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Study: Online Parent Training May Deliver the Same Results as In-Person Therapy

A small study of young children with ADHD suggests that families participating in online therapy enjoyed the same improvements in impulsiveness, self-control, and mood regulation as did families attending traditional in-person sessions.




October 11, 2017

Behavioral parent training (BPT) is an effective — and expert-recommended — treatment for ADHD symptoms in children, but barriers like cost, access, and time place the service out of reach for many families. Now, a new study finds that brief online parent training sessions are just as effective as more traditional in-person therapy, making BPT a more feasible solution for more families.

The small study, conducted by George DuPaul and Lee Kern of Lehigh University, focused on 47 young children with ADHD, all between the ages of 3 and 5; the AAP recommends all children under 6 receive behavior therapy as the first-line treatment for ADHD. Each child was randomly assigned to receive face-to-face behavioral therapy or online therapy, or be placed on a “waitlist” that served as a control group. Each program met once a week, and ran for 10 weeks.

Children in both the online and face-to-face groups showed similar improvements in impulsiveness, self-control, and mood regulation compared to the control group, and parents from each group reported developing a better understanding of their child’s behavior and appropriate interventions at the study’s conclusion. Both programs had similar adherence rates, too, with children in each group attending approximately 80 percent of their sessions.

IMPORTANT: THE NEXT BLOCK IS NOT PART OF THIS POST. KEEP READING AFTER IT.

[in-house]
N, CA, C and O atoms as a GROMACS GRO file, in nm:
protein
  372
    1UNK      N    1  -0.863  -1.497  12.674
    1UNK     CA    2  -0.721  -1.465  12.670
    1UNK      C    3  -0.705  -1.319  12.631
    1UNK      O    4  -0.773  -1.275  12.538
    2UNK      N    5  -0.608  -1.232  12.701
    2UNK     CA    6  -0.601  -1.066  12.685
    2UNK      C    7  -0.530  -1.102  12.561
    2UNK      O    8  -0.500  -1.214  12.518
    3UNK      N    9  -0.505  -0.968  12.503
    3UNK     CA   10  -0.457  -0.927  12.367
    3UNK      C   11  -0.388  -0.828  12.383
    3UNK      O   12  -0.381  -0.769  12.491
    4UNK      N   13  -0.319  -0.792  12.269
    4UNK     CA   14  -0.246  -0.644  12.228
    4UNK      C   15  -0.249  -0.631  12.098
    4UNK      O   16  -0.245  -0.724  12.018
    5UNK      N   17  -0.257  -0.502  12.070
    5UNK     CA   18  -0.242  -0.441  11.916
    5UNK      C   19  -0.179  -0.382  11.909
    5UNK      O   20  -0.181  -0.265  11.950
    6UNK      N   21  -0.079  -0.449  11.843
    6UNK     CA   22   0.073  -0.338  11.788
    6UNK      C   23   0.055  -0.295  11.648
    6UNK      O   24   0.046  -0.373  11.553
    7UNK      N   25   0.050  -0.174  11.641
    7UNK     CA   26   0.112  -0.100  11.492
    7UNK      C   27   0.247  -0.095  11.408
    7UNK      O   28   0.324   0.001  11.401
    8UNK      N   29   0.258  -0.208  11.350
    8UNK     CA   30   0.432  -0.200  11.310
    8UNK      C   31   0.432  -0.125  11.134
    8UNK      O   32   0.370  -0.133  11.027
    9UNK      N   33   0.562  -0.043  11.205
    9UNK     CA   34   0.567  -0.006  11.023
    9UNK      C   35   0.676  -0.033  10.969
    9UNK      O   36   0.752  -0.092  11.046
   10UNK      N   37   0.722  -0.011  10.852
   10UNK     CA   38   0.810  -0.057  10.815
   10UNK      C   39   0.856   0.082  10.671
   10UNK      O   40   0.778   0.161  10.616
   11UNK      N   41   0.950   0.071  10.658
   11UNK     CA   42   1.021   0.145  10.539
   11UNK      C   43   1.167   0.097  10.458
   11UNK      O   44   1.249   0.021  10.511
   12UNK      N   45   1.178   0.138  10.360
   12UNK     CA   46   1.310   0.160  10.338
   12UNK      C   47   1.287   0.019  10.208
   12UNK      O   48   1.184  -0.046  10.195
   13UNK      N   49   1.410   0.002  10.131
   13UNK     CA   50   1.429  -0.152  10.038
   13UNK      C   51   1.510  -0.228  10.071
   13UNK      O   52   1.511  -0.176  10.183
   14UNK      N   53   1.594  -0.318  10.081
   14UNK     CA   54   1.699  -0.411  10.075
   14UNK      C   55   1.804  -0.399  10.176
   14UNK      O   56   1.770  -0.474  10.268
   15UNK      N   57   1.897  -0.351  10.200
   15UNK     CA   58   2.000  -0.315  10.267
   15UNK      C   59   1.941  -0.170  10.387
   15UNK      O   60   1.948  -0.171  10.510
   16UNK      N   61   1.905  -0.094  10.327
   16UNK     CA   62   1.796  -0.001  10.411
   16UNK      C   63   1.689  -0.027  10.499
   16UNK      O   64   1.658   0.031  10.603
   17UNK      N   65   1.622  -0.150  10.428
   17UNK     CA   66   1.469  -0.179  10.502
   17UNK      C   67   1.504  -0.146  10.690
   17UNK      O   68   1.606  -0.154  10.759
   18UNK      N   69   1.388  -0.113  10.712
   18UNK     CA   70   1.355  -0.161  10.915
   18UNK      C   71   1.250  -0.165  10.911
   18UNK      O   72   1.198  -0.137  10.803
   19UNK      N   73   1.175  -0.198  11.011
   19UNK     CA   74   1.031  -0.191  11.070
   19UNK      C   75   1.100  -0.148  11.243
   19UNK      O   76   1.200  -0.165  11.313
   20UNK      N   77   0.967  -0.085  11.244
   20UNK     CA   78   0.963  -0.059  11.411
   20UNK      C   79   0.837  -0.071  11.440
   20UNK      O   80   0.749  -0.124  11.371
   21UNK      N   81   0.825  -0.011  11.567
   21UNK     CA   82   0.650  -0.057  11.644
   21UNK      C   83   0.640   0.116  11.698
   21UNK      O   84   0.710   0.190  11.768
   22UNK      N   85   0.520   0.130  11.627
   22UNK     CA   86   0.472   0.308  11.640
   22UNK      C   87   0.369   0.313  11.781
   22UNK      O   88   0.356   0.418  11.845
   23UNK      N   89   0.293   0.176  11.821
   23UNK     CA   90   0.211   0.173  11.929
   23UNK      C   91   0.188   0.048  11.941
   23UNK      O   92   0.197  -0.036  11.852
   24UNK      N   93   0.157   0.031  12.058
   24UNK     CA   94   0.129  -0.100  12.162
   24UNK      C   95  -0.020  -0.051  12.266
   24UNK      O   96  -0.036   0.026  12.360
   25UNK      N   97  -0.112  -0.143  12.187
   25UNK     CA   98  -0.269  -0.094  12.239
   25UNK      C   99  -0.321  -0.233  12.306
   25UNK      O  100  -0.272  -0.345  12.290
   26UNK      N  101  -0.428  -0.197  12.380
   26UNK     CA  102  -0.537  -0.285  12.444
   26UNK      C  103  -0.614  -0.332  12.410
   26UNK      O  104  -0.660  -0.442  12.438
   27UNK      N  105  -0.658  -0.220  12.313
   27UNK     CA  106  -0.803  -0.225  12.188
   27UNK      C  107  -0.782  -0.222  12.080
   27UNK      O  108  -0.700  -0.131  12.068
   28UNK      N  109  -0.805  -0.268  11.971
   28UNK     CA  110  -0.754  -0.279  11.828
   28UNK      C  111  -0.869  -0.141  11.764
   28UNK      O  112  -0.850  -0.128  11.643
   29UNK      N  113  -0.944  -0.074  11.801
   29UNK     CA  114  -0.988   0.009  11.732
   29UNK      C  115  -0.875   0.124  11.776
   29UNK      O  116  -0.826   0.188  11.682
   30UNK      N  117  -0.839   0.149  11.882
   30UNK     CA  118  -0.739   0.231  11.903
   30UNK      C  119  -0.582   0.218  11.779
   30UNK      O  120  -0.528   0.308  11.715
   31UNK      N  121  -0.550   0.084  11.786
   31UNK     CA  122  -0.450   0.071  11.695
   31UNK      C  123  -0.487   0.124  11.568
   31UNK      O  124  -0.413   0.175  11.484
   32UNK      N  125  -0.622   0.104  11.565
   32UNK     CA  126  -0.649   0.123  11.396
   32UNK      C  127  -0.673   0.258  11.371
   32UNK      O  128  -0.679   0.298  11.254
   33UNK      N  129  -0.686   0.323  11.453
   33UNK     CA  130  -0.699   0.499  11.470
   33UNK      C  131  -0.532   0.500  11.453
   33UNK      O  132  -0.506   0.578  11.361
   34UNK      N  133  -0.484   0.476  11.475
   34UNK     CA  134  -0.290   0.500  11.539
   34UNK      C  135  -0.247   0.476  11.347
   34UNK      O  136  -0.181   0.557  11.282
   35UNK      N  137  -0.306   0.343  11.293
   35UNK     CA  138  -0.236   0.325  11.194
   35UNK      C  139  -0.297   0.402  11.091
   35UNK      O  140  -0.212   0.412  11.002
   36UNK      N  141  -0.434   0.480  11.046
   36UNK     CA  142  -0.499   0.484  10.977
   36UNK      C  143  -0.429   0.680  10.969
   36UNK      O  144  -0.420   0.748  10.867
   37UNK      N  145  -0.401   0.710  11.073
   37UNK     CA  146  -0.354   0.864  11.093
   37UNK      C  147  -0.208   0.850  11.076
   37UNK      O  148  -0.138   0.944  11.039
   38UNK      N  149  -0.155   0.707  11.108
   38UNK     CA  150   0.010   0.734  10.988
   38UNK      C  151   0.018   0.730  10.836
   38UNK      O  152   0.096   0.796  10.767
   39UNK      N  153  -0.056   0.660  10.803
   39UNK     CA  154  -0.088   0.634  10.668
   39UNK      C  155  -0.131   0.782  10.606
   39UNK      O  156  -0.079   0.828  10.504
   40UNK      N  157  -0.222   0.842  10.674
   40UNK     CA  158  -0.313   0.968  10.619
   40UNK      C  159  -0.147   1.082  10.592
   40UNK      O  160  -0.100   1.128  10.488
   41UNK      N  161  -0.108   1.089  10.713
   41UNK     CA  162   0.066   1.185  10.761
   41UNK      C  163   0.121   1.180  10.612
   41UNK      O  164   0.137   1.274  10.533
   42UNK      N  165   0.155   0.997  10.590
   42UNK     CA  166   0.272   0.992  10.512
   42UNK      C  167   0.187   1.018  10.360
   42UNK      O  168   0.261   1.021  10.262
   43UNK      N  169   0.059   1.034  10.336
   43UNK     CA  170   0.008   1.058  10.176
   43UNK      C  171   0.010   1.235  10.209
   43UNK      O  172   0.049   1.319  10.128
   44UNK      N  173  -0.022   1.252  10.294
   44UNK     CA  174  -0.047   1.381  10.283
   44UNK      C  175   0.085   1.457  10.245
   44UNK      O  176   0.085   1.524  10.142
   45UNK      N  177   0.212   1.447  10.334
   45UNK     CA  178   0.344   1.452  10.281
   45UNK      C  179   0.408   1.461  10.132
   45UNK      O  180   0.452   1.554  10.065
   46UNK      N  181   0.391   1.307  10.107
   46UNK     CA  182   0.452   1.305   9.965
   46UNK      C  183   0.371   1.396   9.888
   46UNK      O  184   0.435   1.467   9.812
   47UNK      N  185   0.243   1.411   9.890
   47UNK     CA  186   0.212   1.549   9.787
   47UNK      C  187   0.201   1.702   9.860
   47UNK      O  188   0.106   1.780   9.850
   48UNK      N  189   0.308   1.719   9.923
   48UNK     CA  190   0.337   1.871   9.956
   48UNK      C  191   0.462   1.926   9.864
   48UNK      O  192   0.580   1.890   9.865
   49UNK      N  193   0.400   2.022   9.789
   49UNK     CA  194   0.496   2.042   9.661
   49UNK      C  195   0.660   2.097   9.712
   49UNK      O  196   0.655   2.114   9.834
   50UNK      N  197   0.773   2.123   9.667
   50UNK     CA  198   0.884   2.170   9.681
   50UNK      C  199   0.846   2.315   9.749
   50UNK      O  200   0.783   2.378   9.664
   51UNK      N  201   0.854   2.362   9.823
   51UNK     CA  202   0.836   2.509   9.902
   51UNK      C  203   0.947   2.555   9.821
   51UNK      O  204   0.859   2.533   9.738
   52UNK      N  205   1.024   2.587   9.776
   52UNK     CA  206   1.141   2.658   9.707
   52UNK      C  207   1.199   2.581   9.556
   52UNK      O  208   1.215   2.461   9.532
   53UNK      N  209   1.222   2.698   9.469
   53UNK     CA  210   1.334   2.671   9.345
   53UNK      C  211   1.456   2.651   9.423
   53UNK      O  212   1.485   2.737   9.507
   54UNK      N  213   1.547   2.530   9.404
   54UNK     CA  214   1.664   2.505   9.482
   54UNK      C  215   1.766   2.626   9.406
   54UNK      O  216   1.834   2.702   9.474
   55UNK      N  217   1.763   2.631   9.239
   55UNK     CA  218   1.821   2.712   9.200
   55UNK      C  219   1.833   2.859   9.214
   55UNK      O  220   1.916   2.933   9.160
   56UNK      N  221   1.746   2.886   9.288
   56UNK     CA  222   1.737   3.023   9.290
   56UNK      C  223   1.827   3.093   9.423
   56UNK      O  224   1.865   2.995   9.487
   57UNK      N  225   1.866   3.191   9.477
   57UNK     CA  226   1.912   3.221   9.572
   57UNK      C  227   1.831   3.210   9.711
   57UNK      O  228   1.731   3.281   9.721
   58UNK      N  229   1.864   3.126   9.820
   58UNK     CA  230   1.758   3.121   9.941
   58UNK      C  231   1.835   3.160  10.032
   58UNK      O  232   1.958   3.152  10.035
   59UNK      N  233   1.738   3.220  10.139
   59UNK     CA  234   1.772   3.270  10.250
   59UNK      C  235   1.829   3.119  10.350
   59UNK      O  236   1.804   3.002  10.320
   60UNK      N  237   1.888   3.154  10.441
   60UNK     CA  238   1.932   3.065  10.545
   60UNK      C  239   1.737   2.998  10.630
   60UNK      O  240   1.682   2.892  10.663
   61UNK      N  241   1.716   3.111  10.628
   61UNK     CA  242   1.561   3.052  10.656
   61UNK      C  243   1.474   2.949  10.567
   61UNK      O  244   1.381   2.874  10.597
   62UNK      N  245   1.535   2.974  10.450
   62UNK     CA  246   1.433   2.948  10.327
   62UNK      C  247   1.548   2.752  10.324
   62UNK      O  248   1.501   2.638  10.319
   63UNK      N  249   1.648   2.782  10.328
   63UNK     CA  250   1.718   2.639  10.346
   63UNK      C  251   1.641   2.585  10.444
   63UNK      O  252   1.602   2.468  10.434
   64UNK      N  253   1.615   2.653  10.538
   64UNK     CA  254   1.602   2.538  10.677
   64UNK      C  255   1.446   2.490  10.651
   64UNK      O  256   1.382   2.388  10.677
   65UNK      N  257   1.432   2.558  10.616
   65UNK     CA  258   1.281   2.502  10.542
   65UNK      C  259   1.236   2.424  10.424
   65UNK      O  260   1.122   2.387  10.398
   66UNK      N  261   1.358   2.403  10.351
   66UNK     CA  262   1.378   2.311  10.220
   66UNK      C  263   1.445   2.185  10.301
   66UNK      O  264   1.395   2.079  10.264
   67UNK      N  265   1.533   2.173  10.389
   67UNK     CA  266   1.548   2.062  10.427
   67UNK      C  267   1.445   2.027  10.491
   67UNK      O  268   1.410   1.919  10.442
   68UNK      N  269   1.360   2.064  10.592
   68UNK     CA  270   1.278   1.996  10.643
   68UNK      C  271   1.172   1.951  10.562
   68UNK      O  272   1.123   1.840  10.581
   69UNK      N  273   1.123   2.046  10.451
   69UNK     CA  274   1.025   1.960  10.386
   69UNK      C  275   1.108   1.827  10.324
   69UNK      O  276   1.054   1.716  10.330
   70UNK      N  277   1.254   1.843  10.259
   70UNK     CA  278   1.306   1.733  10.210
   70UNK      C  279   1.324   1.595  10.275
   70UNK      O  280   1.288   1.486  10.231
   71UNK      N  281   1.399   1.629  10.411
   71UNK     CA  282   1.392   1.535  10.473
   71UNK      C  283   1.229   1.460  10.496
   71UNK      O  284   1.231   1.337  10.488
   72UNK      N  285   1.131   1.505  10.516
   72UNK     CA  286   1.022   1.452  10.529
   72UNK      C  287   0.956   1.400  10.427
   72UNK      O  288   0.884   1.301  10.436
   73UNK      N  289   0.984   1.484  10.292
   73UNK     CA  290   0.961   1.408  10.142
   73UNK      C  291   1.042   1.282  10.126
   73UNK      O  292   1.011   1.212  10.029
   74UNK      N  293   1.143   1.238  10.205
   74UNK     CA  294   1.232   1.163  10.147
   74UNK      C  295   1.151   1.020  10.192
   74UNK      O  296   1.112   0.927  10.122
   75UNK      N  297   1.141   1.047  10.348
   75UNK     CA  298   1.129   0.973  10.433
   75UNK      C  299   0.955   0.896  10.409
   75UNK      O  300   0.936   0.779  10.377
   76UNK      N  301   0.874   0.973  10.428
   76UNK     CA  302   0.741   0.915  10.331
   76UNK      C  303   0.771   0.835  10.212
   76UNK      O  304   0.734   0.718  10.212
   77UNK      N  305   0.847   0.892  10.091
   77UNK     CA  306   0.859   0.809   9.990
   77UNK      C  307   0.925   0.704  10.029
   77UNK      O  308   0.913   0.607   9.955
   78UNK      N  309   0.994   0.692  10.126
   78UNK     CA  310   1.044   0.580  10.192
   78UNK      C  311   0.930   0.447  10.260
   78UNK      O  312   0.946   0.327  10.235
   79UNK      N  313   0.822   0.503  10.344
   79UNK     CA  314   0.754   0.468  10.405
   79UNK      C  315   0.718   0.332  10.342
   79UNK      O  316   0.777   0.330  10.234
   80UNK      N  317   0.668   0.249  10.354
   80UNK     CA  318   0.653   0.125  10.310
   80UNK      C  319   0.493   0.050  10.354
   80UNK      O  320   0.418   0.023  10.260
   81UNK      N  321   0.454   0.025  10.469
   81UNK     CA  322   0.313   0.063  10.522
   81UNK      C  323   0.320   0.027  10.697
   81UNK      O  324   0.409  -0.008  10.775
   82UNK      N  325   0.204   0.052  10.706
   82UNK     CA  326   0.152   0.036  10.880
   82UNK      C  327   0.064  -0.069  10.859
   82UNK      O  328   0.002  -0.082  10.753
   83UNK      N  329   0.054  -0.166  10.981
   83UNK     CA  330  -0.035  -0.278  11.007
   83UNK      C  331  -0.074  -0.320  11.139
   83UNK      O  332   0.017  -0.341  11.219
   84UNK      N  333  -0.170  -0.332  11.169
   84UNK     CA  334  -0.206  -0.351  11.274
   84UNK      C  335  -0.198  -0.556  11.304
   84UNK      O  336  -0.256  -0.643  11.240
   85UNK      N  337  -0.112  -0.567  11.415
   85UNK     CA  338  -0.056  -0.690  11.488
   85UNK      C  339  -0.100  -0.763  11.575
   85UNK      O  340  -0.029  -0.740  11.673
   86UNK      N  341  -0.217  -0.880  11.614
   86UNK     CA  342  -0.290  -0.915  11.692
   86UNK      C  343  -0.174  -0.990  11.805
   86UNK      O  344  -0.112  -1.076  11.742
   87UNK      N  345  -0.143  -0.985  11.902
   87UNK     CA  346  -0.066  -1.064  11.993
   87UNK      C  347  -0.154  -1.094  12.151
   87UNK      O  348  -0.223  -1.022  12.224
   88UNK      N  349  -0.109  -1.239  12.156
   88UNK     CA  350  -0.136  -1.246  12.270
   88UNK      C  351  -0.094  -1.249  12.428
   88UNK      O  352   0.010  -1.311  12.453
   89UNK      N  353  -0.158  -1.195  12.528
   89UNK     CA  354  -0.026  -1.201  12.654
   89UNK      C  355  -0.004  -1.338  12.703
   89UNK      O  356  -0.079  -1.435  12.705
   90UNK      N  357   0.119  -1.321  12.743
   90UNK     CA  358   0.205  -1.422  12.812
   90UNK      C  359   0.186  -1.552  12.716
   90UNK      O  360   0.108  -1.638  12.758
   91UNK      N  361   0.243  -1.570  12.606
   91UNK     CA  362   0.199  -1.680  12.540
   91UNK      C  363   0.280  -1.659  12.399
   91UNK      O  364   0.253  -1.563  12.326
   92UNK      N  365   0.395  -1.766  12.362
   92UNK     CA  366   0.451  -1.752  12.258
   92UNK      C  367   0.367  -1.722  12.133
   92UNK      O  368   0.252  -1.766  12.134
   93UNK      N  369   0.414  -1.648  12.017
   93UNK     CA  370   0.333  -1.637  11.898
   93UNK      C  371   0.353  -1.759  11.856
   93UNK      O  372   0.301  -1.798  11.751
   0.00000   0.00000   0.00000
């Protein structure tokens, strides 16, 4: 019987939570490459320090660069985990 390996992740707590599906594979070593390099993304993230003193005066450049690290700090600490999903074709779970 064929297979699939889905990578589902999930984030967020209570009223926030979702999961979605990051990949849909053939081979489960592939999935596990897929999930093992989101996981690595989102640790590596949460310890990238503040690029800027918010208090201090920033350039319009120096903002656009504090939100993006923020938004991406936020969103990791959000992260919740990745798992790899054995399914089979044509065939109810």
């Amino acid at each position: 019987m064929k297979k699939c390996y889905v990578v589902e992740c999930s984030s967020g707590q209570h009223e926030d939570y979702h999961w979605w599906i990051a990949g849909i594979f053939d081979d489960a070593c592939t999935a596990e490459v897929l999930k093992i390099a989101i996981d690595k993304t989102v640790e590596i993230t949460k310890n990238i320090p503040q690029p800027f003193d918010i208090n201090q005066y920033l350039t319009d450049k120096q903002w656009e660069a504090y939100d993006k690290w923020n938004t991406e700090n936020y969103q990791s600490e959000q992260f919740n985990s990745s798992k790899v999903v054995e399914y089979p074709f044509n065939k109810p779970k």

“Parents learned effective ways to anticipate and prevent child behavior problems, teach their children better ways to communicate their needs, and how to best reinforce positive behaviors with about 15 hours of parent education that can be delivered equally successfully in a typical face-to-face format or online,” DuPaul summarized. “The fact that parents can learn these strategies on their own schedule via an online platform has the potential to significantly improve current practice and present savings in terms of time and cost to families for whom access is an issue.” He hopes that the research will encourage the development of more online interventions for families dealing with ADHD.

The research1 was funded by a $1.2 million grant from the Institute of Education Sciences, a sub-section of the U.S. Department of Education. It was published in the Journal of Clinical Child and Adolescent Psychology in July of this year.


1 Dupaul, George J., et al. “Face-to-Face Versus Online Behavioral Parent Training for Young Children at Risk for ADHD: Treatment Engagement and Outcomes.” Journal of Clinical Child & Adolescent Psychology, 2017, pp. 1–15., doi:10.1080/15374416.2017.1342544.

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